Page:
the short story project


The Carpenter

Michael had been working on a piece of pinewood, nine days ago, when a splinter entered his right eye. Today, his vision from that eye was a smoky blur at best. The pain and irritation were constant, and so were the tears. Now, he even struggled with the piece of furniture he was crafting: Mr Aaron’s dining table was due for delivery in two days, and that was when Michael would get the money he needed to see a doctor.
Michael was a carpenter like his father before him. He owned a woodwork business, but times were rough; his country was in recession, and he had to let all five of his workers go in the last three years. No one was buying anything—forget new furniture—there was never enough food, and there was unrest everywhere.
The monarchy had proved itself useless; the king was reduced to a mere figurehead. He had ceded control to foreign invaders without a fight. And it was they who controlled the country and administered it as one of their provinces.
These foreigners didn’t understand the locals, nor did they make any effort to do so. Instead, they turned to the country’s right-wing leaders to subjugate citizens with their self-serving brand of religion. Now, the people had to pay taxes, and also a tithe to line the pockets of the “spiritual guides”.
But there was talk of an uprising. People had begun to attend rallies outside the city where young revolutionaries were challenging the foreign government and the self-professed protectors of the faith.
But Michael didn’t have time for protests and marches. He was a man trying hard to make ends meet. His wife, Rachel, on the other hand, had attended a rally a few days ago. A young leader had entered their city in a show of defiance, and an enthusiastic crowd had welcomed him and his band of followers with songs and speeches. It was on the same day that Michael’s eye was pierced by the splinter.
When Rachel had returned that evening, she spoke excitedly about the leader. “He isn’t much older than us, you know?” she said. “I had expected him to be in his 40s at least. And his followers include all sorts of people.”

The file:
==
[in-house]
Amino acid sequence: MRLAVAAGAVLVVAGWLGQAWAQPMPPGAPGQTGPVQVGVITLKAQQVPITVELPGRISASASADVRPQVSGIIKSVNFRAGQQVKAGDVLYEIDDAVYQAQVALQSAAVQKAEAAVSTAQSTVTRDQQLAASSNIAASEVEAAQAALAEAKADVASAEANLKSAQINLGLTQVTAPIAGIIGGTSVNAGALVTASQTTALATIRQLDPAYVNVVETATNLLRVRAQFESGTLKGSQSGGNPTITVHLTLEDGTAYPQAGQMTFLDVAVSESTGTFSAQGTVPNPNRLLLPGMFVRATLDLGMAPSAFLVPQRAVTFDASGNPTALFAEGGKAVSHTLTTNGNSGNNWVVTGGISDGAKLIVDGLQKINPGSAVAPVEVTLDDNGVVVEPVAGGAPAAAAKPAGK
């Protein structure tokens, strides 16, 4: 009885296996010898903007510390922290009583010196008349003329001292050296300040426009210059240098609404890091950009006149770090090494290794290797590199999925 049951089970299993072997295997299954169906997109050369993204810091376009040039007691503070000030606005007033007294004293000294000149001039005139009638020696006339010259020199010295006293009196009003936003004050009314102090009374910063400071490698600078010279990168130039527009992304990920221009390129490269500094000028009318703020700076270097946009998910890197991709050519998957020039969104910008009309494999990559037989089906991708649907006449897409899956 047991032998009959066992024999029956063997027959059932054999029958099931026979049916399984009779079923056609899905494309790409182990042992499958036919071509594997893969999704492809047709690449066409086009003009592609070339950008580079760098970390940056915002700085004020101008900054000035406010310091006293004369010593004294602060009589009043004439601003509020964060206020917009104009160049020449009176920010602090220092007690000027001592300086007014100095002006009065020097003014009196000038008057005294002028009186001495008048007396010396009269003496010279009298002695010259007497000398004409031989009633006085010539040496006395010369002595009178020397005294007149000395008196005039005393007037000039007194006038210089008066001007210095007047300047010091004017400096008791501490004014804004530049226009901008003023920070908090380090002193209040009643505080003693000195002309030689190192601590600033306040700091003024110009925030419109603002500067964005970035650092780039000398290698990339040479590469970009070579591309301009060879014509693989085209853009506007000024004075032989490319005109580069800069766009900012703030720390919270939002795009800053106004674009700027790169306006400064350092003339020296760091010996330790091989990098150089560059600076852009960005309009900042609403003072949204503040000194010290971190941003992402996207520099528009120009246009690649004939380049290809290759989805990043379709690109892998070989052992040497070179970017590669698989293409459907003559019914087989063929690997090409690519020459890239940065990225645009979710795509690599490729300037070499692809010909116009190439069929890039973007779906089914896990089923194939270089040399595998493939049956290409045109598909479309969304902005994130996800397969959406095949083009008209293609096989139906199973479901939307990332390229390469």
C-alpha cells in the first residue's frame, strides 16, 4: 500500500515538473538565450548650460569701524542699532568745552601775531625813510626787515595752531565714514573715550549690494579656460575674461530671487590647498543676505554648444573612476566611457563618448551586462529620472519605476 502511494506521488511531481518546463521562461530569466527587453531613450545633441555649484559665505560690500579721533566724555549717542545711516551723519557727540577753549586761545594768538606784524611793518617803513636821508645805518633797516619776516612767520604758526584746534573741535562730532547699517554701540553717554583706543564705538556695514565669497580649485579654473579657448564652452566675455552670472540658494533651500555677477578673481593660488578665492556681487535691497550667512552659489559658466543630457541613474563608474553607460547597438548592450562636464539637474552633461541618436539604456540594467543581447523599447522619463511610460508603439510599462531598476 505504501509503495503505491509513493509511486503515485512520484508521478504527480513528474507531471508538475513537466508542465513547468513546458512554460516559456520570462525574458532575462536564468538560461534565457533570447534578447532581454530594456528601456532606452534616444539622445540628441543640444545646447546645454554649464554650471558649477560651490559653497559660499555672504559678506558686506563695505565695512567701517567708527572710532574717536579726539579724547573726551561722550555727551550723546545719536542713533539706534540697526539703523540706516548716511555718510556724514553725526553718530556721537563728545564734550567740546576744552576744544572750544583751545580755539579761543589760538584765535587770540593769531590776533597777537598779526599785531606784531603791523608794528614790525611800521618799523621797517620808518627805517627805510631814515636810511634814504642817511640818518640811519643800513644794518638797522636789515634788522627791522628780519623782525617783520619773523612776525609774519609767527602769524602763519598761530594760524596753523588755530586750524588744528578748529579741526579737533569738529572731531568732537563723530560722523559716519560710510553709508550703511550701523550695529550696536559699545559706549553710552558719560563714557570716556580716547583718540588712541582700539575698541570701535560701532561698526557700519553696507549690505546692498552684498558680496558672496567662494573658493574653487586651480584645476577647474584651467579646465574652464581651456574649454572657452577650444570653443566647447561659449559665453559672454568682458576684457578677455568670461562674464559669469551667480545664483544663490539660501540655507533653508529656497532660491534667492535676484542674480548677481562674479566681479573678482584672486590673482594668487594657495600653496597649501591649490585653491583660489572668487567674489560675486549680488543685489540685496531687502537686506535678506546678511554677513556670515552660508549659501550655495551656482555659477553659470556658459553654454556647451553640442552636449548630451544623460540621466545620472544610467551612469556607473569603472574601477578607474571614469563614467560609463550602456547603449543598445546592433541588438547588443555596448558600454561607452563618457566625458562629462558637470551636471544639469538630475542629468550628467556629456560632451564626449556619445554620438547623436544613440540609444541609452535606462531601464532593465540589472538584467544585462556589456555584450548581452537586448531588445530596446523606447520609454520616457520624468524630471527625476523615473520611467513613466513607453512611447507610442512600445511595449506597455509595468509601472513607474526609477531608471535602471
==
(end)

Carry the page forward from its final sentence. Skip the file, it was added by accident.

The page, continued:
She constantly talked about how everyone seemed hopeful at the gathering, even as she gently rinsed Michael’s eye.
Rachel is an idealistic sweetheart, Michael thought, but he was glad she was his wife. She never ever complained about their situation. Instead, she did her best to manage with what little he could provide.
Michael couldn’t quite see how the young revolutionary and people like him could bring about a change, but he didn’t want to squash Rachel’s hopes, so he listened patiently.
As for the splinter, the daily rinsing didn’t help; Rachel couldn’t see it regardless of how much she peered and inspected his eye every day. But Michael could feel it. And the pain kept getting worse.
By the third day, Rachel began suggesting that he visit the young leader’s camp. “Who knows, he might have a doctor among his followers who could help,” she had said.
Michael always made an excuse to not go. His wife was too optimistic, he thought.
But today, his eye was really troubling him. He didn’t think he could wait two more days till he got paid. Besides, he doubted he could even work on the table anymore. He had almost fainted from the pain at his workshop earlier in the morning.
He put on his coat and headed to where he heard the young leader was camping. Perhaps Rachel was right; perhaps the revolutionaries did have a doctor in their midst.
But when he reached the spot, his heart sank. There were no crowds that Rachel had spoken about; just four men sitting on a large rock, deep in conversation.
He approached them tentatively.
“Can you help me?” Michael asked.
One of them, of lean build, with a scruffy beard and shaggy hair, but with the kindest eyes Michael had ever seen, stood up and looked at him. “What do you need?” he asked.
“I was told I’d find a doctor here…” Michael said, feeling foolish even as he mouthed the words, “…a splinter entered my eye last week… I was at some woodwork… it hurts…”
“Let me have a look,” said the young man, as he looked into Michael’s eyes.
“I used to be a carpenter too, you know?” he said, warmly. “…but no, there’s nothing’s wrong with your eyes.”
“No, but there is… Wha… eh? I no longer feel pain!” Michael said, surprised, as his vision cleared almost immediately. He mumbled his thanks; his happiness tinged with confusion; he wanted to rush home to show Rachel his eye and tell her what had happened.
“The table can wait,” he thought.
The young “revolutionary” looked on—with tears welling up in his eyes—as Michael excitedly raced down the hill toward the city. He knew it was time; he had a supper appointment to keep, and a promise to fulfil before the day’s end.
Late that night, Michael and Rachel were rudely woken up by local authorities: Three men are to be punished for their crimes, they said. “Two for robbery, and one for inciting a rebellion.”
They needed a carpenter to work through the night to make crosses to hang those men upon.

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